3. Drugs and dental problems
People with dementia may be taking medication for a number of conditions. They may also be prescribed antidepressants or – less often – antipsychotics and sedatives. A dry mouth is a common side effect of these drugs. Saliva acts as a lubricant and also cleans the mouth and teeth. Lack of saliva can lead to a build-up of plaque and increase the risk of dental decay, gum disease and infection. A dry mouth can also cause problems with dentures, including discomfort and looseness. Denture fixatives and artificial saliva (a fluid to lubricate the mouth) can help some people with denture problems. The dentist will be able to offer advice to relieve discomfort and problems caused by lack of saliva or a dry mouth. Frequent sips of water throughout the day, especially at mealtimes, will help.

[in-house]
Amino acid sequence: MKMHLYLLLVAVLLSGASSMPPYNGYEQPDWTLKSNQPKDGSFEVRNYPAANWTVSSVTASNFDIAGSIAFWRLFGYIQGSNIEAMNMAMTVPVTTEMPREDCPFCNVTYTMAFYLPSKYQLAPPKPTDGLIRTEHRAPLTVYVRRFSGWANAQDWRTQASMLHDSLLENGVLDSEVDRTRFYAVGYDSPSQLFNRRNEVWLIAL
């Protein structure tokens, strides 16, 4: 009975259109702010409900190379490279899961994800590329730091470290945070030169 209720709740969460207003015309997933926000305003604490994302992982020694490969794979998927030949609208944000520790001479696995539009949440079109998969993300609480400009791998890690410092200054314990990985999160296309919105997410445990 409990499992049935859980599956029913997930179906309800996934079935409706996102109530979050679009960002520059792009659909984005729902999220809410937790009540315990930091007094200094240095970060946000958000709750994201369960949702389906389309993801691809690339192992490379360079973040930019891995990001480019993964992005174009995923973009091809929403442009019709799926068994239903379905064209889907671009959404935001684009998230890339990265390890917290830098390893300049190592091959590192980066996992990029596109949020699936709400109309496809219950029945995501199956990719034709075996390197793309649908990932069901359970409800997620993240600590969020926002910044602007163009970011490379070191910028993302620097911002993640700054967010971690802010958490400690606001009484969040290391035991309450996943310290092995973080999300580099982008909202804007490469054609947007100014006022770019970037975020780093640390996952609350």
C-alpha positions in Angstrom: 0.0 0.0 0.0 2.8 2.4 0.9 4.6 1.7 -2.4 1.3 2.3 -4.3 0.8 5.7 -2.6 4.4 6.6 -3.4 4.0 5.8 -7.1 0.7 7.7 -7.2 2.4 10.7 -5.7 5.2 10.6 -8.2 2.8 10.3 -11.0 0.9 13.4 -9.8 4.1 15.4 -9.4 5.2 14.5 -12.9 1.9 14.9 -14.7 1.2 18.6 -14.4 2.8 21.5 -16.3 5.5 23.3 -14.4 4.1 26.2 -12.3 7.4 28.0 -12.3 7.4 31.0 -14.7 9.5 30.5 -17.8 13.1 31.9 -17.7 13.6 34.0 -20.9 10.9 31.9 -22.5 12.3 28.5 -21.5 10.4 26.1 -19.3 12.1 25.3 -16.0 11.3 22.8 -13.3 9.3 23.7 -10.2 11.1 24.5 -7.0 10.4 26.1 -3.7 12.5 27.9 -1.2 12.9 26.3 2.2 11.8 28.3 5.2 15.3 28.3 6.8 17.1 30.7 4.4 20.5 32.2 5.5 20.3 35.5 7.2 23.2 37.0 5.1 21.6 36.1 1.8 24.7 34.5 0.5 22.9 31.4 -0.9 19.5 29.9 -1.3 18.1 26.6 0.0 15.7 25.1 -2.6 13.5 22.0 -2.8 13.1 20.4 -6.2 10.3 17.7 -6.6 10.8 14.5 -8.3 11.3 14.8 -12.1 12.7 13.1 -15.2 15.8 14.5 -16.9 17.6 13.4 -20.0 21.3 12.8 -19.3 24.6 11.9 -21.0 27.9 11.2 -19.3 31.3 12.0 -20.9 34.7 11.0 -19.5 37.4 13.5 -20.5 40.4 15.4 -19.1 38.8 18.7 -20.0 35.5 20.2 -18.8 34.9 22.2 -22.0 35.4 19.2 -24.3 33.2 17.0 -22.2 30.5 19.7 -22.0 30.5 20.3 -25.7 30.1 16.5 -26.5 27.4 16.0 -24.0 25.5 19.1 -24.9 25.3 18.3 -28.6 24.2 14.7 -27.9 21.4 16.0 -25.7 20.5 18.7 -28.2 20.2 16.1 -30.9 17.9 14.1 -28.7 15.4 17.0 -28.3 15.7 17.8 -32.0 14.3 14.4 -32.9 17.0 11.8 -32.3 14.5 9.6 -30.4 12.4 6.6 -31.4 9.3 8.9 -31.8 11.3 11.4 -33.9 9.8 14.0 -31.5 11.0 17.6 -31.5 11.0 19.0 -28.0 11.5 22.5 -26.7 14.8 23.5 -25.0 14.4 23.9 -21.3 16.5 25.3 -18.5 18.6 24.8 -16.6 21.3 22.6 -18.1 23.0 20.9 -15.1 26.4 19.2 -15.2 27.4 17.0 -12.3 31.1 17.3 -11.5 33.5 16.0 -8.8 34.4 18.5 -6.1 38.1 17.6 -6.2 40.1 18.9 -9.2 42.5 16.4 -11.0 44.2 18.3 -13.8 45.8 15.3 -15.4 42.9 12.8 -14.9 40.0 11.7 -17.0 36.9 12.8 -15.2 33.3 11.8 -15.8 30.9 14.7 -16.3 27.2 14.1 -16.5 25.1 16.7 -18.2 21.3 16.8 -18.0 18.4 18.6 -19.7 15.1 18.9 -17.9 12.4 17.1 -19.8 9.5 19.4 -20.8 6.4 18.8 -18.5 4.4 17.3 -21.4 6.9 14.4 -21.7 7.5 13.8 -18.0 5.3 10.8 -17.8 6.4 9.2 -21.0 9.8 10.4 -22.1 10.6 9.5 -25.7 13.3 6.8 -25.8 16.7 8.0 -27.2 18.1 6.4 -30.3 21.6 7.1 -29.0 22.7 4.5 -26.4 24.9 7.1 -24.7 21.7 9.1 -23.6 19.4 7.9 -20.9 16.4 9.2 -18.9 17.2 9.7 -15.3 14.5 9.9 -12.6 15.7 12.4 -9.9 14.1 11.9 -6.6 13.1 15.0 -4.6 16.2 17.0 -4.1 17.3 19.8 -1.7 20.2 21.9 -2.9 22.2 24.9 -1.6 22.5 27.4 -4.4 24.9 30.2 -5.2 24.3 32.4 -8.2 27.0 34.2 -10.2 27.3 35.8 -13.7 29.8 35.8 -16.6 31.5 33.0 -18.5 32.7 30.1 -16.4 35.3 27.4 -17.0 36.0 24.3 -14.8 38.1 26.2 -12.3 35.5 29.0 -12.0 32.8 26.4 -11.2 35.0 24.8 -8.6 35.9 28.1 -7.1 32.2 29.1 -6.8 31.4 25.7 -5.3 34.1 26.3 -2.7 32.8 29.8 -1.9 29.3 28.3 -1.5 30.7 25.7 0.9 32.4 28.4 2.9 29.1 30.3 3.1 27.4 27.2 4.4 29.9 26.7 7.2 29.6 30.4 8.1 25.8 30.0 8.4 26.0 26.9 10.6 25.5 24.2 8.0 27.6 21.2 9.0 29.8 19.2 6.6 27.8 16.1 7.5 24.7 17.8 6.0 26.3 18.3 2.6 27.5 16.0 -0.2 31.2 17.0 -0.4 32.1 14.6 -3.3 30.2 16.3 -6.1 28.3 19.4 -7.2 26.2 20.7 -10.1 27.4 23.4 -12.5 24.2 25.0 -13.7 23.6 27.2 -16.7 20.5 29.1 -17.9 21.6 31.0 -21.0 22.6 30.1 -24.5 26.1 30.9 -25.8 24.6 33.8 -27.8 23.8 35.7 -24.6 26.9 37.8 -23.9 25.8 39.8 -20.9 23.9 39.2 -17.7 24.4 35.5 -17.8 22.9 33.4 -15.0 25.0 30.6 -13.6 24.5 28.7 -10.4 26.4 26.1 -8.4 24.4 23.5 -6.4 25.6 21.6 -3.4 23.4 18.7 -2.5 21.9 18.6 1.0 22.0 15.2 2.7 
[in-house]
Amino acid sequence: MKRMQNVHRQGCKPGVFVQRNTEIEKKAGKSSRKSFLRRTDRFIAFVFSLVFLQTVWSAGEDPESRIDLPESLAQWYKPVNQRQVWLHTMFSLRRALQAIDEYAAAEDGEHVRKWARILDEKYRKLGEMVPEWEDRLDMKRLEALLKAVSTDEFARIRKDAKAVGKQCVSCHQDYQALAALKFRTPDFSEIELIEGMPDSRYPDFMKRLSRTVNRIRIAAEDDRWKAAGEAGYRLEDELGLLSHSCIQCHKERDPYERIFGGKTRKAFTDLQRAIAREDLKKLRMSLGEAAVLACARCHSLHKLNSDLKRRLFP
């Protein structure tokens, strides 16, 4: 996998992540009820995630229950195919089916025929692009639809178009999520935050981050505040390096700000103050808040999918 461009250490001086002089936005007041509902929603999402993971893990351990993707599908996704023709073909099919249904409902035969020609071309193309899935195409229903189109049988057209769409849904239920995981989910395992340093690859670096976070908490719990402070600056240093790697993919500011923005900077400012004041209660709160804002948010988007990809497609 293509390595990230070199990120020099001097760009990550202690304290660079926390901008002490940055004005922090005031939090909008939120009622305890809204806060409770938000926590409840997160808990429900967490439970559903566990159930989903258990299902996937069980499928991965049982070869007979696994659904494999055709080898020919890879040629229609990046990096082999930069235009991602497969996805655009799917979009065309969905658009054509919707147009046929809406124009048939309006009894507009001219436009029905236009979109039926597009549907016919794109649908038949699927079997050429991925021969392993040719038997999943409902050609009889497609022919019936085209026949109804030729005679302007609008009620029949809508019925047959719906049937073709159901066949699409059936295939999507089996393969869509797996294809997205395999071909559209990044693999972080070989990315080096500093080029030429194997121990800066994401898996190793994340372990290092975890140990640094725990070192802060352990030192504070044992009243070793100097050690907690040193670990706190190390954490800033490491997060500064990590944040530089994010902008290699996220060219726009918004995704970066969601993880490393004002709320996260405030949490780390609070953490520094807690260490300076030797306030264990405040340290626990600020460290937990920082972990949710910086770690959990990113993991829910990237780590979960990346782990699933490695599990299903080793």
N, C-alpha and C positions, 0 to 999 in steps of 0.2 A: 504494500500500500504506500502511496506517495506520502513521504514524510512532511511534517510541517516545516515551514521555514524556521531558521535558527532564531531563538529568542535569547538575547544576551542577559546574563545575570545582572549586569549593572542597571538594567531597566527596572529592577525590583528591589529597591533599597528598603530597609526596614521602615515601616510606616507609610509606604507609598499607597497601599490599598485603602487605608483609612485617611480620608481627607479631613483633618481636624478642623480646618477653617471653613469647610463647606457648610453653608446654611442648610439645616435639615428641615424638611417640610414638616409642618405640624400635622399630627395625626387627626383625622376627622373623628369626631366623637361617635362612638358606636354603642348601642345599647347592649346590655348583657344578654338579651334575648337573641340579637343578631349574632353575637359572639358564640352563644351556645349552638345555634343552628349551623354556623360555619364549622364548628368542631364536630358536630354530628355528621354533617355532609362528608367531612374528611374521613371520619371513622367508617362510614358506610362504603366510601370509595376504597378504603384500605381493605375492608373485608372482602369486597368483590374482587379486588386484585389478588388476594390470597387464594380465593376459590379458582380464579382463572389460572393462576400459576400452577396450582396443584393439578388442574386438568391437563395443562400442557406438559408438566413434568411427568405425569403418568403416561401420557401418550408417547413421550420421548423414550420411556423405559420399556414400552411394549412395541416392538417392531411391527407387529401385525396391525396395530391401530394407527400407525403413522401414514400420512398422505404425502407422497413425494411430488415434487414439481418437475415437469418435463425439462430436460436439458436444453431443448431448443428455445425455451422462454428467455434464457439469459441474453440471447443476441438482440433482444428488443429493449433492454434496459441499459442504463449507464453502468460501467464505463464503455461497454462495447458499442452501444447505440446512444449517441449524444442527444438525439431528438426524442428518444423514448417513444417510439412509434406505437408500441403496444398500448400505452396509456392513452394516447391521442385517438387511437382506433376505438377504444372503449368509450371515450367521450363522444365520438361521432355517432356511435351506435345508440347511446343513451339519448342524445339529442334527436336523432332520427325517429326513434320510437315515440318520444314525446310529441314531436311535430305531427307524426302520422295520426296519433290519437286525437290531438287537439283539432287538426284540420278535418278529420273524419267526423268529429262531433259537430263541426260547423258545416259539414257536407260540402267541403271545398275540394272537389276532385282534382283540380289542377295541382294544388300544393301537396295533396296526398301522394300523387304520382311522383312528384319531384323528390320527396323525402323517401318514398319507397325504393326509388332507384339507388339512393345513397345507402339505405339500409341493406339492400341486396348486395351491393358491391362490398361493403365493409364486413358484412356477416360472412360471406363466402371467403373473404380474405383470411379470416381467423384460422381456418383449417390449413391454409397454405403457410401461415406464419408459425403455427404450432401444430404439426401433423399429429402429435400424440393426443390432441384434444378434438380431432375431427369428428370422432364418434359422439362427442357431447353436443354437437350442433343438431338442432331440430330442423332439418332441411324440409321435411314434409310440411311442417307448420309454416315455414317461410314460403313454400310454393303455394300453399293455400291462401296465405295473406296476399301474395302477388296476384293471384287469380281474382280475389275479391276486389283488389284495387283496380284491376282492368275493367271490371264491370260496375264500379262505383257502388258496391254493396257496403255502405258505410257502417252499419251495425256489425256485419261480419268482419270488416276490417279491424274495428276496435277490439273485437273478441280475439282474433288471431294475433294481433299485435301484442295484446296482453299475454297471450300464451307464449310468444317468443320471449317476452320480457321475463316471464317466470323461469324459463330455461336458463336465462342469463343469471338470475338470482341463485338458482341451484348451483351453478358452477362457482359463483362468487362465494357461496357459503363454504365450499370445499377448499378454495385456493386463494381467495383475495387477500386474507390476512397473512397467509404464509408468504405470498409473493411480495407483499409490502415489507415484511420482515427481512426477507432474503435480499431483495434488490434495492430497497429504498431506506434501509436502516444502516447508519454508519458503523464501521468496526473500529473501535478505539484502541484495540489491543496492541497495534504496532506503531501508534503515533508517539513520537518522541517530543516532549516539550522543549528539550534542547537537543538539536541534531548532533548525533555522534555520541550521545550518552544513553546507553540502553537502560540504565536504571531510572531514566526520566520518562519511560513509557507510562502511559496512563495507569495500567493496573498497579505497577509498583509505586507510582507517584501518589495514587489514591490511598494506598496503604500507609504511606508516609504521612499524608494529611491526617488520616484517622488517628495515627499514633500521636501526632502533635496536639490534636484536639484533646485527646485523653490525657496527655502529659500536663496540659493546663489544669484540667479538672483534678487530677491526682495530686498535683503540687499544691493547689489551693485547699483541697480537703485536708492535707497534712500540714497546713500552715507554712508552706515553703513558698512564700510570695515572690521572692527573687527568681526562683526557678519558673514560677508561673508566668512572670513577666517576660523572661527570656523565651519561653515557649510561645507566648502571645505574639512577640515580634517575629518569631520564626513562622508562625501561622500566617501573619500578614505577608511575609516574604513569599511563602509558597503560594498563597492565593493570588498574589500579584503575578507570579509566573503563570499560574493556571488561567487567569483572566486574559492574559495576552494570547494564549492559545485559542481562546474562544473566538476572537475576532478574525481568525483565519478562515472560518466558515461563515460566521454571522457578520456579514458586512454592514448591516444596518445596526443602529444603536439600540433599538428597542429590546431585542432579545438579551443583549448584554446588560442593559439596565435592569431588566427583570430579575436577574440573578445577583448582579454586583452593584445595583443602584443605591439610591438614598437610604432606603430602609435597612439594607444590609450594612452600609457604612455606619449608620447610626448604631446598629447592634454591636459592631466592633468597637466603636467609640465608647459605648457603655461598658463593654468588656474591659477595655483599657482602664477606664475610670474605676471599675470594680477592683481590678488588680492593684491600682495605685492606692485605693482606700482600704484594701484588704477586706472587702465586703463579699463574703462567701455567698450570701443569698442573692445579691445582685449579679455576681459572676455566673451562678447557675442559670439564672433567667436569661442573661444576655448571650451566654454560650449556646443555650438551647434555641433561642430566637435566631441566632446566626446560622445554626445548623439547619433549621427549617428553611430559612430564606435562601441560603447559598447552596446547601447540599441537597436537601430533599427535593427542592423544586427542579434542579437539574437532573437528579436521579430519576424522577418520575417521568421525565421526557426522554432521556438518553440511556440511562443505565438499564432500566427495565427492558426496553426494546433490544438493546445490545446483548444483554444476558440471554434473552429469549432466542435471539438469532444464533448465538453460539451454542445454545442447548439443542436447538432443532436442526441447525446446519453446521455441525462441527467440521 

Some antipsychotic drugs can cause involuntary repetitive tongue and jaw movements, making it difficult to wear dentures, particularly in the lower jaw. In some cases, these movements will continue after the drug is stopped. If this occurs, the dentist may be able to advise on what can help, and how best to ensure that the person is comfortable.
If medication is syrup-based (for example lactulose), there is an increased danger of tooth decay. The doctor may be able to prescribe a sugar-free alternative if asked. The dentist may also be able to apply chlorhexidine and fluoride varnishes to help prevent decay at the necks of the teeth.